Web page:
Defense Attorney Richard Ansara Quoted by Sun Sentinel on Proposed Florida Stalking Law

South Florida criminal defense attorney Richard Ansara was recently interviewed by the South Florida Sun Sentinel for an article about a proposed Florida bill that would increase the severity of stalking offenses involving the unauthorized use of wireless tracking devices. As a criminal defense lawyer representing South Florida clients accused of domestic violence, Richard Ansara is uniquely qualified to weigh in on proposed legislative change.Attorney Richard Ansara unauthorized tracking device

As it stands, F.S. 934.425 outlaws the unauthorized installation of tracking devices or tracking applications – including surveillance software on phones. With very few exceptions, you cannot install a tracking device on someone’s phone, computer, car, person, etc. without their consent. To do so is a second-degree misdemeanor, punishable by up to 60 days in jail and a $500 fine.

A new Florida bill would bump the offense up to a third-degree felony, which would make it punishable by up to 5 years in prison and a $5,000 fine.

Proponents of the law say the current law gives police little power to properly investigate complaints because they lack the authority to obtain a search warrant per F.S. 933.02 that could help ascertain who bought the device, downloaded the software, or is using the tracker to keep tabs on a victim. If the offense of unauthorized tracking were increased to a felony, then police would have greater authority to obtain a search warrant.

A big problem Criminal Defense Lawyer Richard Ansara has with that is it addresses the wrong thing. If the only reason to make unauthorized use of a tracking device a felony as opposed to a misdemeanor is so that police can obtain search warrants, it begs the question: Why not modify the law on search warrants? Why should the penalty for unauthorized use of a tracking device be substantially greater than for an actual physical assault on someone?

As Ansara told The Sun Sentinel:

“People do desperate things in relationships, specifically when they are trying to determine whether infidelity is occurring. Some may decide to drop an AirTag in a spouse’s vehicle and or clothing to try to get to the bottom of what is happening in their relationships. Is this correct behavior? No.

“Should this behavior be punished more harshly than someone who straight up punches their spouse in the face? Absolutely not. That person would only be charged with a misdemeanor battery.”

Nonetheless, the proposed bill has cleared five state legislative committees, receiving unanimous support. The state Senate version just needs to get through the Rules Committee before it can continue for a vote by the full state legislator. If it passes there, it will go to Governor Ron DeSantis. If he signs it, the measure would become law by Oct. 1st.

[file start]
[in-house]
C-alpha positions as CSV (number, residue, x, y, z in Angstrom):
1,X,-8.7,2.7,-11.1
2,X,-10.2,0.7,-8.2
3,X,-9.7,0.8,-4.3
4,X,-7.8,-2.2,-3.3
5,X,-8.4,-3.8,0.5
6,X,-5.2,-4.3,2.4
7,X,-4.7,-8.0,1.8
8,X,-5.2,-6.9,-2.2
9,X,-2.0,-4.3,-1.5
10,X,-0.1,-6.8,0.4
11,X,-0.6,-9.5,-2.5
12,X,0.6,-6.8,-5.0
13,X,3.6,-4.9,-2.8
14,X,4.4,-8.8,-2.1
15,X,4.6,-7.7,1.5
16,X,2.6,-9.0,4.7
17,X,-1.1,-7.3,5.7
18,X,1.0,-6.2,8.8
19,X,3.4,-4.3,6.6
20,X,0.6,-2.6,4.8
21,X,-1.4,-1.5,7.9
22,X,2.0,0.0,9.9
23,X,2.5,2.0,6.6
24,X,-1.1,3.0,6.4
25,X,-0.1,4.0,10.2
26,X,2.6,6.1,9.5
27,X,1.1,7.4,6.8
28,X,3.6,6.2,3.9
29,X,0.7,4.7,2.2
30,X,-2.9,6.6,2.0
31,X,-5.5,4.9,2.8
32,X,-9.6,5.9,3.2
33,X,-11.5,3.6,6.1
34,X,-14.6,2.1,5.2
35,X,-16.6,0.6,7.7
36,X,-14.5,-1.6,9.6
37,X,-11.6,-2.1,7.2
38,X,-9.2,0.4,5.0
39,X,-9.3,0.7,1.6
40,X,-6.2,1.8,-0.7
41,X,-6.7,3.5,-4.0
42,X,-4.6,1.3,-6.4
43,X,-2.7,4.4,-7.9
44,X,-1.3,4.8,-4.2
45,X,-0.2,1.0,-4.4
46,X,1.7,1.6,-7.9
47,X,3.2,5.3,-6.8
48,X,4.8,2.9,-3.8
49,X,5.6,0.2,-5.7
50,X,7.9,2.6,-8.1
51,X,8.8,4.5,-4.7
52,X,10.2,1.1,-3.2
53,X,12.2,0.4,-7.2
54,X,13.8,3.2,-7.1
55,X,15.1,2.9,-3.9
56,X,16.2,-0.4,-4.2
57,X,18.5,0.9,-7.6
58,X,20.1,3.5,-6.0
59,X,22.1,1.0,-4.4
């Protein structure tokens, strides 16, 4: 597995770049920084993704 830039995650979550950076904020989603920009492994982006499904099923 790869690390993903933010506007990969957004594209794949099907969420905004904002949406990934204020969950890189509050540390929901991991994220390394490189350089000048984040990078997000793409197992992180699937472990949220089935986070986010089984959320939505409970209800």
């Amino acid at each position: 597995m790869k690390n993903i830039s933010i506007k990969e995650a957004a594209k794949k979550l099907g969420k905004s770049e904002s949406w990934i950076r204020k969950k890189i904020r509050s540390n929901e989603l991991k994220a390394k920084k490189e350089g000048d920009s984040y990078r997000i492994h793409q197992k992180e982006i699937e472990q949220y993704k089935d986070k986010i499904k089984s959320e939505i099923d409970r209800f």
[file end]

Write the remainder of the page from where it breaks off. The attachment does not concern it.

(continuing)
Lawmakers supporting the measure say action is needed because technology has made it so much easier to stalk and track people without their consent through digital means. An Apple AirTag, for example, costs about $30. A strong punishment would serve as a powerful deterrent, they said. Yet Apple does already have a feature that alerts its smartphone users that they’re being monitored with an AirTag.

There are other devices using GPS, Wi-Fi, Bluetooth, and Ultra-Wideband tech that might not be as easily discoverable. In fact, some devices are expressly advertised as a means of clandestine monitoring (which seems like a potential product liability issue for the manufacturer, but that’s a blog for another day). unauthorized tracking device Florida

Still, consider that this law would put unauthorized placement of a tracking device on the same level of severity as:

  • Sexual battery
  • Drug trafficking
  • Child abuse or neglect
  • DUI with serious bodily injury
  • Aggravated battery

And even with some of the exceptions outlined, there is concern that someone who never intended to stalk someone could unintentionally end up tracking someone and catching a felony case. For example, a parent could lawfully place a tracker on a minor child’s device without their knowledge or consent. But once that child is 18, that same device in place without the minor’s consent opens the door to a felony charge against the parent.

The bill does say that while a person can put as many tracking devices as they want on their own belongings (which may include those shared with their spouse), that implied consent would be revoked if one party filed for divorce or an injunction for protection against the other.

Call Fort Lauderdale Criminal Defense Attorney Richard Ansara at (954) 761-4011. Serving Broward, Miami-Dade and Palm Beach counties.

Additional Resources:

Is a device tracking you without your consent? Florida bill would make that a felony, Jan. 31, 2024, By Ron Hurtibise, South Florida Sun-Sentinel

More Blog Entries:

Palm Beach Domestic Violence Defense Lawyer Explains “Prior Bad Acts” Evidence, Jan. 4, 2024, South Florida Domestic Violence Criminal Defense Lawyer Blog

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